Chickens are important farm animals for the nutrition they can provide, and they are relatively harmless. However, they can transmit certain diseases that could cause severe health issues if left untreated.
These animal-to-human diseases, known as zoonotic diseases, require awareness and practices like wearing protective gear. To aid your awareness, read on to learn about four diseases that chickens can transmit to humans.
Salmonellosis is one of the most well-known diseases associated with chickens that the bacteria salmonella causes. Salmonella resides in the intestines of chickens. Humans can contract salmonellosis by consuming contaminated eggs or poultry meat or by coming into contact with chicken feces.
Symptoms of salmonellosis include fever, diarrhea, abdominal cramps, and vomiting; most healthy individuals recover without medical intervention, but severe cases may require medical attention. To prevent salmonellosis, people must handle and cook poultry products properly, practice good personal hygiene, and ensure thorough cleaning and disinfection of areas where chickens live.
Campylobacteriosis is another bacterial infection humans can get from raw or undercooked poultry meat. Campylobacter bacteria can contaminate the meat during processing, and improper handling or cross-contamination can lead to infection.
Symptoms of campylobacteriosis include diarrhea, fever, abdominal pain, and nausea. Campylobacteriosis spreads quickly in poultry, so proper cooking to a safe internal temperature, separate storage of raw and cooked poultry, and thorough handwashing after handling raw poultry are necessary.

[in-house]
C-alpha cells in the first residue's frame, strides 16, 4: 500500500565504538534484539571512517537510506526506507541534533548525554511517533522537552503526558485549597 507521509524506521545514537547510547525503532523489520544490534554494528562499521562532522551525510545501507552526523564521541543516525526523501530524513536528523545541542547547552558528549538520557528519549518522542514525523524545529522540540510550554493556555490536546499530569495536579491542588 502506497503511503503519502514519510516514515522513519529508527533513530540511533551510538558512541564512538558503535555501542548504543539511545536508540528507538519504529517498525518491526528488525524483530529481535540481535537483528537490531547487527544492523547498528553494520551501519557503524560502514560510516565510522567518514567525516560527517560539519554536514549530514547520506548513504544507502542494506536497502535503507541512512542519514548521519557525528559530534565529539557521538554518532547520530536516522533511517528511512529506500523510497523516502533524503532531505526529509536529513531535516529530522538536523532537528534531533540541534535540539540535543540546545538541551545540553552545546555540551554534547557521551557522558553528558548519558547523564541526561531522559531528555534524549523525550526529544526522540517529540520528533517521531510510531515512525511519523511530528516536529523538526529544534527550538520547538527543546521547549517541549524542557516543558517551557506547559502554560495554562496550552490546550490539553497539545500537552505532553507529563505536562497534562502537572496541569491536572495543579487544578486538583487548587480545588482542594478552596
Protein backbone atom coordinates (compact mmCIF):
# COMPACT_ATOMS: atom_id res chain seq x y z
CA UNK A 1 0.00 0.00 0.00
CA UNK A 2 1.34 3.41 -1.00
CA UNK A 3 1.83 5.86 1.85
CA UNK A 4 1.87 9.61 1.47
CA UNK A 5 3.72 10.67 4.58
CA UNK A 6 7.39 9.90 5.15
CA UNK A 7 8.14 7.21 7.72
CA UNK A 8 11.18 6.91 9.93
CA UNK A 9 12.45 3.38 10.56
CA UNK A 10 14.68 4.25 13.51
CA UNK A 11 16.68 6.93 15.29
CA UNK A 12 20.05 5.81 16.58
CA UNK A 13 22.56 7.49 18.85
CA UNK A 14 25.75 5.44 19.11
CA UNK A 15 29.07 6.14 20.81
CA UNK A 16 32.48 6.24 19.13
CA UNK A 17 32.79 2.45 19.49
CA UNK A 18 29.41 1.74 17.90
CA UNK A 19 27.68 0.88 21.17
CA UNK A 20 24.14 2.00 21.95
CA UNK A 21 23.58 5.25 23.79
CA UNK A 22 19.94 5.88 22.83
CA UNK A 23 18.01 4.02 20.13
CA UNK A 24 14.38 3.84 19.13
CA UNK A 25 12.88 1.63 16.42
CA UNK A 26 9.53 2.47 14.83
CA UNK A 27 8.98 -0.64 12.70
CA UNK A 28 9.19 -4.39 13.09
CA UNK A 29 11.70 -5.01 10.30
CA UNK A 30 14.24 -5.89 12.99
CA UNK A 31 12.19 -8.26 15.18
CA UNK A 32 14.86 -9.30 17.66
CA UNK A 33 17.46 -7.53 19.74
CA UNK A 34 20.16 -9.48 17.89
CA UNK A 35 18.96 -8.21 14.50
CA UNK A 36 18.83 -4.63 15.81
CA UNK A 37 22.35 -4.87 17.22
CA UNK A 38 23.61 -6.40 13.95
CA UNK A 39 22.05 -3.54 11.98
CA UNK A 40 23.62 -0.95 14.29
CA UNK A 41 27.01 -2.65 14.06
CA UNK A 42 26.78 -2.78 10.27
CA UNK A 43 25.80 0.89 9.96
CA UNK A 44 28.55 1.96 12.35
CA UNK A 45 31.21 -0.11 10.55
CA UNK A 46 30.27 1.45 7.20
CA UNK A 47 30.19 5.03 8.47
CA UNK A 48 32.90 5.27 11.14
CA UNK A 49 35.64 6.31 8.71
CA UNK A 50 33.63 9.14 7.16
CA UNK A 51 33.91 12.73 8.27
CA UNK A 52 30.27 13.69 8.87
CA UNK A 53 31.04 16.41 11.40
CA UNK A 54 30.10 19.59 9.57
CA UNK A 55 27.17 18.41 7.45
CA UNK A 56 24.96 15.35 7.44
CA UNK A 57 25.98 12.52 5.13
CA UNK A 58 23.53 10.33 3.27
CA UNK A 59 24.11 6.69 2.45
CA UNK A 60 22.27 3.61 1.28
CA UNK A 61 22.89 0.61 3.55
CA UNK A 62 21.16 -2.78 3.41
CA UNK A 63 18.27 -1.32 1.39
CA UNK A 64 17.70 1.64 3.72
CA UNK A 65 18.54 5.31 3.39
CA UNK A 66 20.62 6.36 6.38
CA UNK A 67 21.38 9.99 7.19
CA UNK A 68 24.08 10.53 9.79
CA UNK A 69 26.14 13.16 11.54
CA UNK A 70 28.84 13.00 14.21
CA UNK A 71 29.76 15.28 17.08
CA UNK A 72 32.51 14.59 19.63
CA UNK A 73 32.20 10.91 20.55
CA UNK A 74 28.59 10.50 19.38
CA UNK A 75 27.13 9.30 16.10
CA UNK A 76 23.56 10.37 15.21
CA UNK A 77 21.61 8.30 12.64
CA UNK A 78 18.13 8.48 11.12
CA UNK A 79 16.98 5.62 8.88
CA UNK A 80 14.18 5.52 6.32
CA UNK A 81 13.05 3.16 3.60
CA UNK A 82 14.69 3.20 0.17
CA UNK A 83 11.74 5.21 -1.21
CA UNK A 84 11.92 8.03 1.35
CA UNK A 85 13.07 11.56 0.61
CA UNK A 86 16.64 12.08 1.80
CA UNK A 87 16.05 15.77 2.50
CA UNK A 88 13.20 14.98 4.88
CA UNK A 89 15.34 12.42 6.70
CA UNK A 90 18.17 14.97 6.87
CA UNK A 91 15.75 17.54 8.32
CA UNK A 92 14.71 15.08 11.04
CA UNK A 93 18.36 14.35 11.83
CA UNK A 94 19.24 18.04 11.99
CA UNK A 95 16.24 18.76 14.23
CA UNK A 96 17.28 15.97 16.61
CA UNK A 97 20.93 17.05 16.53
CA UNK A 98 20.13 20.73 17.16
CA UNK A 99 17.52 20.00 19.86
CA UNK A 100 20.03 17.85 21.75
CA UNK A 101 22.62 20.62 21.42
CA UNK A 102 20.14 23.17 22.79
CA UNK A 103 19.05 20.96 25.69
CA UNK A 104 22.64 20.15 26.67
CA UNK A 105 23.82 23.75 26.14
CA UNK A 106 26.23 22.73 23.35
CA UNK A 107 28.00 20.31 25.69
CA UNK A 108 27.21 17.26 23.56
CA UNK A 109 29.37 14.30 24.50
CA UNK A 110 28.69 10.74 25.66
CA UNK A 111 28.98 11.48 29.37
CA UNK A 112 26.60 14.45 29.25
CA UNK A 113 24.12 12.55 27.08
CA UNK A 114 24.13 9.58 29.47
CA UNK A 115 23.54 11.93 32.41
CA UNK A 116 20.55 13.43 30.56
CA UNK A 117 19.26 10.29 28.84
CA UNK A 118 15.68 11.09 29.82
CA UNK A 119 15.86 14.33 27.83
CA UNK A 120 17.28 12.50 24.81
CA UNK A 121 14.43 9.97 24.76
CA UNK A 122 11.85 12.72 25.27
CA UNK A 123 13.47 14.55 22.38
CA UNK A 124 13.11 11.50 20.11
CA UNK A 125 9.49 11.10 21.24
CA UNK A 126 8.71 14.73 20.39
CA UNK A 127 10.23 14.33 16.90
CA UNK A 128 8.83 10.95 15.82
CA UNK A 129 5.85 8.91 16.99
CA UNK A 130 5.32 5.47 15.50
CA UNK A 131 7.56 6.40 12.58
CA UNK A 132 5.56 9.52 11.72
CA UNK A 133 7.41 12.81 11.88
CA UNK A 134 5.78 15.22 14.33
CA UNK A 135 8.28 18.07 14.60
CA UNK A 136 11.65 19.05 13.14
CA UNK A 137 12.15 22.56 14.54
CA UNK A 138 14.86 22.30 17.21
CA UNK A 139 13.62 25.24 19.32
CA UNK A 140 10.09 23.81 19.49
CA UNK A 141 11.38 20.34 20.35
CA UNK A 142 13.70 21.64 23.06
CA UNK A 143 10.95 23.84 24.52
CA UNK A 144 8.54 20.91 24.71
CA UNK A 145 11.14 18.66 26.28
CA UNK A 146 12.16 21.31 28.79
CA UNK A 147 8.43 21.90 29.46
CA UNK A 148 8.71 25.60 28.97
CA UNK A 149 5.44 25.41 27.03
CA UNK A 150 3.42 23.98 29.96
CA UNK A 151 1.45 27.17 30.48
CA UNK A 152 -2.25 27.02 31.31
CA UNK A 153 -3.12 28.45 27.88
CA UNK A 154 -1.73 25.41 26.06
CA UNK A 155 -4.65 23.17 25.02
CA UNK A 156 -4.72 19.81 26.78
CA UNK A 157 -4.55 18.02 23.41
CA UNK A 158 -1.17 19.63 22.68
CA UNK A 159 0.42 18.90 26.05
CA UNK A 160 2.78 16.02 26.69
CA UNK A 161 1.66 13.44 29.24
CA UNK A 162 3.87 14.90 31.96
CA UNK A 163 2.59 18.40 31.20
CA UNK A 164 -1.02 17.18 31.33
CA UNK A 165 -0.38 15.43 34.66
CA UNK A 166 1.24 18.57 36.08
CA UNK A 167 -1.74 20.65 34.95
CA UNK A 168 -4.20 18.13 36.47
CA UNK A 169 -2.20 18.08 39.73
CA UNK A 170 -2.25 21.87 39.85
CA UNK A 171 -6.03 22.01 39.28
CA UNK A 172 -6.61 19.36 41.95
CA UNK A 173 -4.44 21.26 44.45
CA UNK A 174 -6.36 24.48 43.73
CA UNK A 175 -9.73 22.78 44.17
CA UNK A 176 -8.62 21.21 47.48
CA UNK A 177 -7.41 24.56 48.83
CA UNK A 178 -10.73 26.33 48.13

Avian influenza, commonly known as the bird flu, is a viral infection affecting different bird types, including chickens. Most strains of avian influenza do not transmit to humans, but certain subtypes, such as H5N1 and H7N9, can cause severe illness.
The main transmission means is direct contact with infected birds or their droppings. Avian influenza can lead to respiratory symptoms, high fever, cough, and, in severe cases, pneumonia and organ failure.
E. coli Infections
Escherichia coli is a bacterium commonly found in the intestines of chickens; most strains of E. coli are harmless, but certain strains can cause severe gastrointestinal infections in humans. This is the most common disease that chickens can transmit to humans through contact with chicken feces or consuming undercooked poultry products.
Symptoms of E. coli infections include diarrhea, abdominal cramps, and sometimes fever. Hygienic practices, like proper handwashing, thoroughly cooking poultry products, and avoiding cross-contamination, can help prevent E. coli infections.